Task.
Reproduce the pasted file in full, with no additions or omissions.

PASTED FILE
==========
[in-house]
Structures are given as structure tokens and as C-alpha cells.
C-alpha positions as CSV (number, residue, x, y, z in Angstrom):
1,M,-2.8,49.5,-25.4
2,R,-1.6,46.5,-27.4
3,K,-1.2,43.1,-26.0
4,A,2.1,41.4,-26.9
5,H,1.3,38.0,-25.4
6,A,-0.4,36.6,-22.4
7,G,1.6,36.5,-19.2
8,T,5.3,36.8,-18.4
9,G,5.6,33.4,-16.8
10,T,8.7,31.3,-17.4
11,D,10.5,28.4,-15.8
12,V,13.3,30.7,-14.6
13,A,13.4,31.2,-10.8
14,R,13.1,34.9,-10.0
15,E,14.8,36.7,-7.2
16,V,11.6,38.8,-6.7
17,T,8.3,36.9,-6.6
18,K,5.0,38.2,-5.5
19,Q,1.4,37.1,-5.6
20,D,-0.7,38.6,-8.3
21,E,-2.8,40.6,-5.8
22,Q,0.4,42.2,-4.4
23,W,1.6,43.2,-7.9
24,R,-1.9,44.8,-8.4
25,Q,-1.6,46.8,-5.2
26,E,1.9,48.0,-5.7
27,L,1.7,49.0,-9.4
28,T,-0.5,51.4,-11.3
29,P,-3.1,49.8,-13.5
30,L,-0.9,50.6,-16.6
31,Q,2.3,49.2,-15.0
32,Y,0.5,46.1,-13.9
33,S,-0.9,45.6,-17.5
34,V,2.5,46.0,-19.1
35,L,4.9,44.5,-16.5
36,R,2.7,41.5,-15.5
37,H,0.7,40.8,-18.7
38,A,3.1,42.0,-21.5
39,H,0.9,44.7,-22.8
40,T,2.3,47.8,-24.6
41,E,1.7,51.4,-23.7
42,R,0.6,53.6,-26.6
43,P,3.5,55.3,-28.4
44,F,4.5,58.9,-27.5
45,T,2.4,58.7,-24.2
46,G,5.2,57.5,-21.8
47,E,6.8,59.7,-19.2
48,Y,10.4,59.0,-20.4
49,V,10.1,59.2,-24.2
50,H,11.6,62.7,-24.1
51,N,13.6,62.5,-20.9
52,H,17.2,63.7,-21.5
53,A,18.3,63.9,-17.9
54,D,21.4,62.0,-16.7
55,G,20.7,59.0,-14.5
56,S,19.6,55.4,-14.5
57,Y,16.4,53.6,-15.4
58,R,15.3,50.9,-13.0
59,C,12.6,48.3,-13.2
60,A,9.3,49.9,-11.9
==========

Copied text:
[in-house]
Structures are given as structure tokens and as C-alpha cells.
C-alpha positions as CSV (number, residue, x, y, z in Angstrom):
1,M,-2.8,49.5,-25.4
2,R,-1.6,46.5,-27.4
3,K,-1.2,43.1,-26.0
4,A,2.1,41.4,-26.9
5,H,1.3,38.0,-25.4
6,A,-0.4,36.6,-22.4
7,G,1.6,36.5,-19.2
8,T,5.3,36.8,-18.4
9,G,5.6,33.4,-16.8
10,T,8.7,31.3,-17.4
11,D,10.5,28.4,-15.8
12,V,13.3,30.7,-14.6
13,A,13.4,31.2,-10.8
14,R,13.1,34.9,-10.0
15,E,14.8,36.7,-7.2
16,V,11.6,38.8,-6.7
17,T,8.3,36.9,-6.6
18,K,5.0,38.2,-5.5
19,Q,1.4,37.1,-5.6
20,D,-0.7,38.6,-8.3
21,E,-2.8,40.6,-5.8
22,Q,0.4,42.2,-4.4
23,W,1.6,43.2,-7.9
24,R,-1.9,44.8,-8.4
25,Q,-1.6,46.8,-5.2
26,E,1.9,48.0,-5.7
27,L,1.7,49.0,-9.4
28,T,-0.5,51.4,-11.3
29,P,-3.1,49.8,-13.5
30,L,-0.9,50.6,-16.6
31,Q,2.3,49.2,-15.0
32,Y,0.5,46.1,-13.9
33,S,-0.9,45.6,-17.5
34,V,2.5,46.0,-19.1
35,L,4.9,44.5,-16.5
36,R,2.7,41.5,-15.5
37,H,0.7,40.8,-18.7
38,A,3.1,42.0,-21.5
39,H,0.9,44.7,-22.8
40,T,2.3,47.8,-24.6
41,E,1.7,51.4,-23.7
42,R,0.6,53.6,-26.6
43,P,3.5,55.3,-28.4
44,F,4.5,58.9,-27.5
45,T,2.4,58.7,-24.2
46,G,5.2,57.5,-21.8
47,E,6.8,59.7,-19.2
48,Y,10.4,59.0,-20.4
49,V,10.1,59.2,-24.2
50,H,11.6,62.7,-24.1
51,N,13.6,62.5,-20.9
52,H,17.2,63.7,-21.5
53,A,18.3,63.9,-17.9
54,D,21.4,62.0,-16.7
55,G,20.7,59.0,-14.5
56,S,19.6,55.4,-14.5
57,Y,16.4,53.6,-15.4
58,R,15.3,50.9,-13.0
59,C,12.6,48.3,-13.2
60,A,9.3,49.9,-11.9